Oil prices have dropped by half since this past summer and some environmentalists and policymakers have worried that the low cost might stymie efforts at cutting the world's greenhouse gas emissions. But, according to the International Energy Agency (IEA), conditions for the development of renewables might be improving, as governments in even key oil-producing countries ease up on subsidies that keep costs low for fossil fuel consumers.
In a November report, the France-based agency reversed earlier predictions that global fossil fuel subsidies could reach $660 billion by 2020. Instead, it found that in 2013, subsidies had actually declined for the first time in four years to $548 billion — a $26.5 billion drop — which could spell good news for renewable energy boosters.
"In the absence of subsidies, all of the main renewable energy technologies would be competitive with oil-fired plants," IEA Chief Economist Fatih Birol told Bloomberg News.
Just 10 countries accounted for nearly 75 percent of global subsidies, five of which are in the Middle East and North Africa. In 2012, Iran spent more than $80 billion on subsidies; Saudi Arabia spent more than $60 billion.
'Fossil fuel subsidies rig the game against renewables and act as a drag on the transition to a more sustainable energy system.'
Only eight percent of the money spent went toward helping the poorest 20 percent of the global population.
"Let us be clear: fossil fuel subsidies are an extremely inefficient means of achieving their stated objective, which is typically to help the poor," IEA Executive Director Maria van der Hoeven told an audience at the Oxford Energy Colloquium on Tuesday.
Subsidies are decreasing or ending entirely in at least 27 nations, according to the November report. In early 2014, Jordan eliminated fossil fuel subsidies and later raised electricity prices. Egypt has raised the price of residential fuels, which van der Hoeven said could ultimately reduce the country's subsidies by $5 billion.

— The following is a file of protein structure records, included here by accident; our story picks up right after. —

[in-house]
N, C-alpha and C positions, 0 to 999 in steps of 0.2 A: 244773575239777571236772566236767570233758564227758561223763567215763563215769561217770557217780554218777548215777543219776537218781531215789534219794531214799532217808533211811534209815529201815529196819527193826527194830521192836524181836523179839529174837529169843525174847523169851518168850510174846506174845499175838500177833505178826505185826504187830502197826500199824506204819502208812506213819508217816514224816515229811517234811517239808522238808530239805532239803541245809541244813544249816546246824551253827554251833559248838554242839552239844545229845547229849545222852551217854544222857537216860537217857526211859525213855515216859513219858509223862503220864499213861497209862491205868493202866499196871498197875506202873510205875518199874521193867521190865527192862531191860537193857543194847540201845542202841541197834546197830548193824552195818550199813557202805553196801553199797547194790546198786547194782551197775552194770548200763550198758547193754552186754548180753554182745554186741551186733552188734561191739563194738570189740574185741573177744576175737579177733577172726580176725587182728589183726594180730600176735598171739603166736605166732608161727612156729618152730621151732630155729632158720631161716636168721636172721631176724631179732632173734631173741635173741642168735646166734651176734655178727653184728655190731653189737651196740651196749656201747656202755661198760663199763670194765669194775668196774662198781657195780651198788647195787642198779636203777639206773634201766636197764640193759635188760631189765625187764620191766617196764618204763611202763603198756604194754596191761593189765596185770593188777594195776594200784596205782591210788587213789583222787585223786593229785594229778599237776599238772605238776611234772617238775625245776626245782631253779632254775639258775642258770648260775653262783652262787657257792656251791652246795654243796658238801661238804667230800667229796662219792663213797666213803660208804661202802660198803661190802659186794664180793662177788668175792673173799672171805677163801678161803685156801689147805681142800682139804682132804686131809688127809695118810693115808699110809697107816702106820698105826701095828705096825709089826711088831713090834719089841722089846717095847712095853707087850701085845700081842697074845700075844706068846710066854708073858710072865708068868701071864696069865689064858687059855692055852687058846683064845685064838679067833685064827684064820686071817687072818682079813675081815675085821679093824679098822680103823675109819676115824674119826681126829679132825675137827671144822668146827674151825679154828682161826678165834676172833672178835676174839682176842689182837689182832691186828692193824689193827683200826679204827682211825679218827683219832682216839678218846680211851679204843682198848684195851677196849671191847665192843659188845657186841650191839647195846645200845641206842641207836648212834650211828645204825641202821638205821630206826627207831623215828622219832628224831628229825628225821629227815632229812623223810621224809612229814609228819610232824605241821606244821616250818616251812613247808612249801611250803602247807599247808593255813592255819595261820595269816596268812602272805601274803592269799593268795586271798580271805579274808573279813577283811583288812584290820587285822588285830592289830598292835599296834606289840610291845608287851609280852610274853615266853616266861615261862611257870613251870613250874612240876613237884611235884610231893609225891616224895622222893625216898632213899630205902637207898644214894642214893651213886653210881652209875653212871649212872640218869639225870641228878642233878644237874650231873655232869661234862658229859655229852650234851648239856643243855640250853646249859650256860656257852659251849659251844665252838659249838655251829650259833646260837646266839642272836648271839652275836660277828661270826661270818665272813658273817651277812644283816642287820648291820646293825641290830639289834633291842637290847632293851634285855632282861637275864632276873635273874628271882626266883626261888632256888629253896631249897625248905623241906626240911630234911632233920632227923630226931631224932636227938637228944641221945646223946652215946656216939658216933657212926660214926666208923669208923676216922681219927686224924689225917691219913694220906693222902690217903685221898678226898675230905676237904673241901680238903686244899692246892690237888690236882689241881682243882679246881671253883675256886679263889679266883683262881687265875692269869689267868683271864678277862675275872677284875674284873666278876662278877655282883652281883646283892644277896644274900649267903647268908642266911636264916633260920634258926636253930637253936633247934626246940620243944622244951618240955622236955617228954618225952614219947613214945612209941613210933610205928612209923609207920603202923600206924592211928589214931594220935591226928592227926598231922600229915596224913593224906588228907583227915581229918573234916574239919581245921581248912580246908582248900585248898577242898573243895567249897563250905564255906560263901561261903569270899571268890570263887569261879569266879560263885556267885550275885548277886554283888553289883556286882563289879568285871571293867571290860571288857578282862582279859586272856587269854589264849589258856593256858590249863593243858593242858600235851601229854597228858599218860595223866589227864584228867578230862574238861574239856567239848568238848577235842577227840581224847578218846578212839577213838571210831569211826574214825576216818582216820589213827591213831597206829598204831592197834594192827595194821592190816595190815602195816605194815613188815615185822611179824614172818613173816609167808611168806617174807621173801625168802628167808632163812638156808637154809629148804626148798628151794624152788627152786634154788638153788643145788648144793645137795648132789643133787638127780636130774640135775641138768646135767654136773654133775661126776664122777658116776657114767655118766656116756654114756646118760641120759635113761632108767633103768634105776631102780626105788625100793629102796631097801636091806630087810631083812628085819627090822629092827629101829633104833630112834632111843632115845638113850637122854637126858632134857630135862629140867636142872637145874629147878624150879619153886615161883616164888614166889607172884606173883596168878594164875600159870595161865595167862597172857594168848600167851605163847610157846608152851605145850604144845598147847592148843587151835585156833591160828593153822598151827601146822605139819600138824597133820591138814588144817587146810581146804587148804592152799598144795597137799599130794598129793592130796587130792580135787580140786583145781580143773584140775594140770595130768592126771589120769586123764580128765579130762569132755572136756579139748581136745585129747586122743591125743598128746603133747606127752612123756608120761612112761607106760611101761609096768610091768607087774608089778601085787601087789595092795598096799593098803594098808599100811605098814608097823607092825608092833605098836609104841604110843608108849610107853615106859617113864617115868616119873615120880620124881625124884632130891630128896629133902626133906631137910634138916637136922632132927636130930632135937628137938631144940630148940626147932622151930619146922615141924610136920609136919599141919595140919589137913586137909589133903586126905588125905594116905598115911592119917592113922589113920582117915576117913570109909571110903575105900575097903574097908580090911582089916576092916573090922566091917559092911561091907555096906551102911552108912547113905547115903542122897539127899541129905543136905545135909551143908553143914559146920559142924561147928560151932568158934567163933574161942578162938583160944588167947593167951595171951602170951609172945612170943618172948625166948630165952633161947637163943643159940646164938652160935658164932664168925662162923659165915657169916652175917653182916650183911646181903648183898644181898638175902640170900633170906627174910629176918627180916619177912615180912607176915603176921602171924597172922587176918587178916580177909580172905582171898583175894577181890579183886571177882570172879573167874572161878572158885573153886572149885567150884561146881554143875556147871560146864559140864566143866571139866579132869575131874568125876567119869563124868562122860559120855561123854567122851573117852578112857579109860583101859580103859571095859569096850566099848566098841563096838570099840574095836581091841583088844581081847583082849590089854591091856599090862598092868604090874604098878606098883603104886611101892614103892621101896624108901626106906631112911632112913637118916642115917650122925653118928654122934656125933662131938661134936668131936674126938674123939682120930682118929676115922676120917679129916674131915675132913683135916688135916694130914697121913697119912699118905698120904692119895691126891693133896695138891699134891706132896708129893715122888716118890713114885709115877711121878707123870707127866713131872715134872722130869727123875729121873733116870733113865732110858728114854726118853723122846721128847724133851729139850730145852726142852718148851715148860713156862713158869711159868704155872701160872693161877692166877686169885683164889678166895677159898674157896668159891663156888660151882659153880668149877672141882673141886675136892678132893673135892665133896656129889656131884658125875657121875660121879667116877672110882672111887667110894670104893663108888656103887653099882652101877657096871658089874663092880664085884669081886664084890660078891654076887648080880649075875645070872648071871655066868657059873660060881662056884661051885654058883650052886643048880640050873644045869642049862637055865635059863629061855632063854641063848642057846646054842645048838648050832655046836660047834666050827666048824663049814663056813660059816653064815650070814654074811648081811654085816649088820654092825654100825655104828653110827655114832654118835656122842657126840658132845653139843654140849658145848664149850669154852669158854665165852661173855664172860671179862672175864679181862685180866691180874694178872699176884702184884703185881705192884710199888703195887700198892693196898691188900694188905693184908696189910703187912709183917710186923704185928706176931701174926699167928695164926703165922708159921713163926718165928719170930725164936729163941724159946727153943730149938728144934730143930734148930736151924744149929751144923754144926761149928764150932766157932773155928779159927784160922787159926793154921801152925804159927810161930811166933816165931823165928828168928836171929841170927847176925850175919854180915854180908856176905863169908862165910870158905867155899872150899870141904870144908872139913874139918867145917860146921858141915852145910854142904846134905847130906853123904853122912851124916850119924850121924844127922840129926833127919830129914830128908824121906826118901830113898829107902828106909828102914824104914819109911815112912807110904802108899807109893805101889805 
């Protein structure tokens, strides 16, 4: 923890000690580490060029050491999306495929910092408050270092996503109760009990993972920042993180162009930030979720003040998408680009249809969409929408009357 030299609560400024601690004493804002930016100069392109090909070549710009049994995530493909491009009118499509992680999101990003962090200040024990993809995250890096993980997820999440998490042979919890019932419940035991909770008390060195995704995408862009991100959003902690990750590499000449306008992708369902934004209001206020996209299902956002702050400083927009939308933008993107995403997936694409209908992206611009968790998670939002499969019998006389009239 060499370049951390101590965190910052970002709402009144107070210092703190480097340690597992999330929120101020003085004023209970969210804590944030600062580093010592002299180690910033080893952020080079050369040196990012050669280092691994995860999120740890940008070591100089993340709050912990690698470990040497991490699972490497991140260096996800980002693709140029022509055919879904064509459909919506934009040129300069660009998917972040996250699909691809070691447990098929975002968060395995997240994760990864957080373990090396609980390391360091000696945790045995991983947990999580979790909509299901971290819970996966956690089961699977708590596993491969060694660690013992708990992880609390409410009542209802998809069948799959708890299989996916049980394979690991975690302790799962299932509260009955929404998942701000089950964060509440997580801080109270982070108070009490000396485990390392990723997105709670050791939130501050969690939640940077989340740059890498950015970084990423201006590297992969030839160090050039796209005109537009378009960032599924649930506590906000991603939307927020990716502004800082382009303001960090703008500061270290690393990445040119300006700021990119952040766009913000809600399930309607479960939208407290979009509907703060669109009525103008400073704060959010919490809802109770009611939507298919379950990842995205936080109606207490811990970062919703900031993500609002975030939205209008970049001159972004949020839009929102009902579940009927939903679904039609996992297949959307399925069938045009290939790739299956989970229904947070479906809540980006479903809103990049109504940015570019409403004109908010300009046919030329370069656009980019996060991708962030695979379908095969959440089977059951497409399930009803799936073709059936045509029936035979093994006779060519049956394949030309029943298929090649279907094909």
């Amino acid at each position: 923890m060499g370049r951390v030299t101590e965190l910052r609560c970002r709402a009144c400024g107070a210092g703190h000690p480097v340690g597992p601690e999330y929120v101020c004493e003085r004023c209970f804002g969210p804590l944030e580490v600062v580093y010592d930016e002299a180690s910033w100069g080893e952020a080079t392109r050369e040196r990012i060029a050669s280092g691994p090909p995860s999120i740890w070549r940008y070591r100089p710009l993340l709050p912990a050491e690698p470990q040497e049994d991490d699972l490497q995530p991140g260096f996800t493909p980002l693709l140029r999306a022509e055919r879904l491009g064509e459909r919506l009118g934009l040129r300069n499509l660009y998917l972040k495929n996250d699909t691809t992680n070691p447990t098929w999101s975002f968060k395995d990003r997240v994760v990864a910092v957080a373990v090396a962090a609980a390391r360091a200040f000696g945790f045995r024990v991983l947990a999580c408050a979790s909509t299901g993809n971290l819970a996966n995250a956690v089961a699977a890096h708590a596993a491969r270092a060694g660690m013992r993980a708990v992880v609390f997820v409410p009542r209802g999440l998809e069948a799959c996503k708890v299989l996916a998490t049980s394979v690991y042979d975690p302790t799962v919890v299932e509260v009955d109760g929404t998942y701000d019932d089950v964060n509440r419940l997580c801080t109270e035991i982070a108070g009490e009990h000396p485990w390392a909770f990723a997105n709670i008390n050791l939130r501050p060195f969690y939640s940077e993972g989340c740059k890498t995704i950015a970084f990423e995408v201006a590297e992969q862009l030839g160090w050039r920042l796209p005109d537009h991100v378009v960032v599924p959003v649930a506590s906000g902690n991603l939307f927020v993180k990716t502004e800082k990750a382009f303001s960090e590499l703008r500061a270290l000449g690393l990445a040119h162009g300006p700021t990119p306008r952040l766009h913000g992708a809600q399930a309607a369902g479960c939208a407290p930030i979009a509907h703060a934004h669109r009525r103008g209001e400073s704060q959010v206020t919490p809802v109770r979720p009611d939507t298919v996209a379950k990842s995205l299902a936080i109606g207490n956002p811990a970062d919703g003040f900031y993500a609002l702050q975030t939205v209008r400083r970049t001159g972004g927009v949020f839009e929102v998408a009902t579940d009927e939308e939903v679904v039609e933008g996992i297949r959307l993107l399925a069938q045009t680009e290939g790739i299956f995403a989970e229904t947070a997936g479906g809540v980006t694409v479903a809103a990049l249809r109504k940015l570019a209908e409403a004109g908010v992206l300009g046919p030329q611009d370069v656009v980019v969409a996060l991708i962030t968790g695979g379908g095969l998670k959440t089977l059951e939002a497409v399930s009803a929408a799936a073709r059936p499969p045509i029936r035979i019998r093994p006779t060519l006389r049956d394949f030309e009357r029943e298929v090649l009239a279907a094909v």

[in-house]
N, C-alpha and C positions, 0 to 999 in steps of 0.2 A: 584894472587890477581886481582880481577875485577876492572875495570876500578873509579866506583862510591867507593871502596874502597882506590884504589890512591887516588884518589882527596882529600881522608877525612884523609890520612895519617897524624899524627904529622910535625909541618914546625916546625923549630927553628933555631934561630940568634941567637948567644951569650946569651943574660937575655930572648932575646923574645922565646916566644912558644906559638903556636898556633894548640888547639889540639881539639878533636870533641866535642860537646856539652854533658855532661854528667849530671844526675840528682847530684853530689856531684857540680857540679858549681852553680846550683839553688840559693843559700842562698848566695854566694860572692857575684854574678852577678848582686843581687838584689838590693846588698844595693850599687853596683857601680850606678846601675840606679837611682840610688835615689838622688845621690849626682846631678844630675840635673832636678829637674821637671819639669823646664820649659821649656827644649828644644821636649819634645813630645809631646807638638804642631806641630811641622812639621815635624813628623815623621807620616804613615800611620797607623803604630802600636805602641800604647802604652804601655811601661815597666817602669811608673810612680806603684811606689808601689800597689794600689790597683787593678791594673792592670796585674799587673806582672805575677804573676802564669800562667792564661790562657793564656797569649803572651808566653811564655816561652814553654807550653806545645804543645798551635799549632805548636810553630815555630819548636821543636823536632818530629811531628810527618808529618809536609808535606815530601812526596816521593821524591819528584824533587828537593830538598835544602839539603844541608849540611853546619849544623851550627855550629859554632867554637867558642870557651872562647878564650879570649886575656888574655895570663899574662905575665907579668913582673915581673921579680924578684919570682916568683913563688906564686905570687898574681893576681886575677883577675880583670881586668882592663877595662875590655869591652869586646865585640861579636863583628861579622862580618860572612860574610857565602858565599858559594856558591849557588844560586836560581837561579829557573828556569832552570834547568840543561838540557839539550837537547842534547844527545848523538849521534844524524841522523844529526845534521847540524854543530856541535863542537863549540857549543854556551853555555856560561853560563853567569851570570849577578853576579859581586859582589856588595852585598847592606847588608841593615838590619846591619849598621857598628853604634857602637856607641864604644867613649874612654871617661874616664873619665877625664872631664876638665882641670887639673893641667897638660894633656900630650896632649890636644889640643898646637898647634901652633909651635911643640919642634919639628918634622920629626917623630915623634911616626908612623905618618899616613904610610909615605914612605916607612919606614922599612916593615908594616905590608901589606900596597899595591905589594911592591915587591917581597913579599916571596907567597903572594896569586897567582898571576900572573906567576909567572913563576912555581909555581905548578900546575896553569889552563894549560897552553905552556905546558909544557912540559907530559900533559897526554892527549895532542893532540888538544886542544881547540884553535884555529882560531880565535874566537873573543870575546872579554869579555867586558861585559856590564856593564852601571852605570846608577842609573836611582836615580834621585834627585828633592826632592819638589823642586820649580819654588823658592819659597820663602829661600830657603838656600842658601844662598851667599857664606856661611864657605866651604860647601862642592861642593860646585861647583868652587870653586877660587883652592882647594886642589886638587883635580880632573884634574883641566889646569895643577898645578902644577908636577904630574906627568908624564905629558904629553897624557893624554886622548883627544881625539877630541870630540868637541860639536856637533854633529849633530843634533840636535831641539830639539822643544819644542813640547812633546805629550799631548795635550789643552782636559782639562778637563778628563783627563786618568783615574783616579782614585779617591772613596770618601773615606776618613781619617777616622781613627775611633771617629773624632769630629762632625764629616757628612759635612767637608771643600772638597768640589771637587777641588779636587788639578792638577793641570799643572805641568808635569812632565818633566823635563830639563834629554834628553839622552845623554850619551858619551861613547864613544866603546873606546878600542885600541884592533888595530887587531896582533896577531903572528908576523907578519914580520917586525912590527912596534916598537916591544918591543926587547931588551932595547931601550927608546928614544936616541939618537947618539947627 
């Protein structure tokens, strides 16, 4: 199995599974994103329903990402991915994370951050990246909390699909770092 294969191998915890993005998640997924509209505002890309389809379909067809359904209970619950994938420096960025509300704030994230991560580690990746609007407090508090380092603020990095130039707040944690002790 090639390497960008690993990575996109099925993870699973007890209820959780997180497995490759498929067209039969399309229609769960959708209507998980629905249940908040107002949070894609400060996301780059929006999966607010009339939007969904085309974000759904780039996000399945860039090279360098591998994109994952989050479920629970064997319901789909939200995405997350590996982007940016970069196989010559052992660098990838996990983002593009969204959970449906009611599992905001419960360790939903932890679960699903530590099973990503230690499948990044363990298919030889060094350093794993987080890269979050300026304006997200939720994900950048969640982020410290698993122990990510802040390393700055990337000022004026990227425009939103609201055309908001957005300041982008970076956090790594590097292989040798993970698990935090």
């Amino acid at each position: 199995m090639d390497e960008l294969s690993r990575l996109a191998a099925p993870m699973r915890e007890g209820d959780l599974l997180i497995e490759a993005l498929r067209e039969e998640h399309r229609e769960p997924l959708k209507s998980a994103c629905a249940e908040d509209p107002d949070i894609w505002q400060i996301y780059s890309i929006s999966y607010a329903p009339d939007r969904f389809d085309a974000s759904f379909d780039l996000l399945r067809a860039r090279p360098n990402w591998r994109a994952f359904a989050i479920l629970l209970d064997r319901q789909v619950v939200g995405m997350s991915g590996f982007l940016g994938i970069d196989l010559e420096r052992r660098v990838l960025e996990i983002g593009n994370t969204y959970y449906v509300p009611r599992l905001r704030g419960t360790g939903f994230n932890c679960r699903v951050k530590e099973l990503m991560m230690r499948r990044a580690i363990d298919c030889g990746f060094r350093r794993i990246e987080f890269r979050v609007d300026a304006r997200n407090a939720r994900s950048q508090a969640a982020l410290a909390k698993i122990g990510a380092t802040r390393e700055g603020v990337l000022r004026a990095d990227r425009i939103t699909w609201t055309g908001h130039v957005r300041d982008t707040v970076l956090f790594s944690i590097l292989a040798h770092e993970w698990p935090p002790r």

"The more a government subsidizes fossil fuels, the more it has to subsidize renewables if it wants to keep a level playing field," van der Hoeven said. "Fossil fuel subsidies rig the game against renewables and act as a drag on the transition to a more sustainable energy system."
In 2013, the world spent about $121 billion on subsidies for wind, solar, and other forms of renewables, up 15 percent from the previous year. The United States spent $15 billion of that, second only to Germany, which spent $22 billion.
Numbers vary widely for how much the United States incentivizes oil and natural gas production, largely depending on what's considered a subsidy. The Brookings Institution has estimated that subsidies have totaled $41 billion over the last 10 years, while Oil Change International places the total value of US subsidies to the fossil fuel industry at $37.5 billion annually.
In its analysis, the IEA defined a subsidy as any government action that lowers the cost of energy production, increases how much producers are paid, or decreases the price for energy consumers. In the United States, that can include performance-based tax incentives and state-regulated monopolies.
"The conventional energy resource industries have had years and years of policy and incentive support relative to renewables," Todd Foley, a senior vice president with American Council on Renewable Energy, told VICE News. "That has to be factored into the renewable equation. Energy is one of the most policy-oriented sectors in the economy."
The IEA's report forecast that subsidies for renewables will continue to rise over the next two decades and then begin to fall as government commitments expire. With a 25 percent decrease in carbon from the power sector by 2040, the report states, the world would be halfway to the agreed-upon goal of limiting global temperature rise to 2 degrees Celsius (about 3.6 degrees Fahrenheit) above the pre-Industrial Age level.
"I'm pleased to hear that the IEA's report found that fossil fuel subsidies are declining worldwide," Robert Stavin, director of the Harvard Environmental Economics Program, told VICE News. "If this is true, it's another important step toward sensible pricing of energy sources and thereby a key step toward reducing the risk of global climate change."
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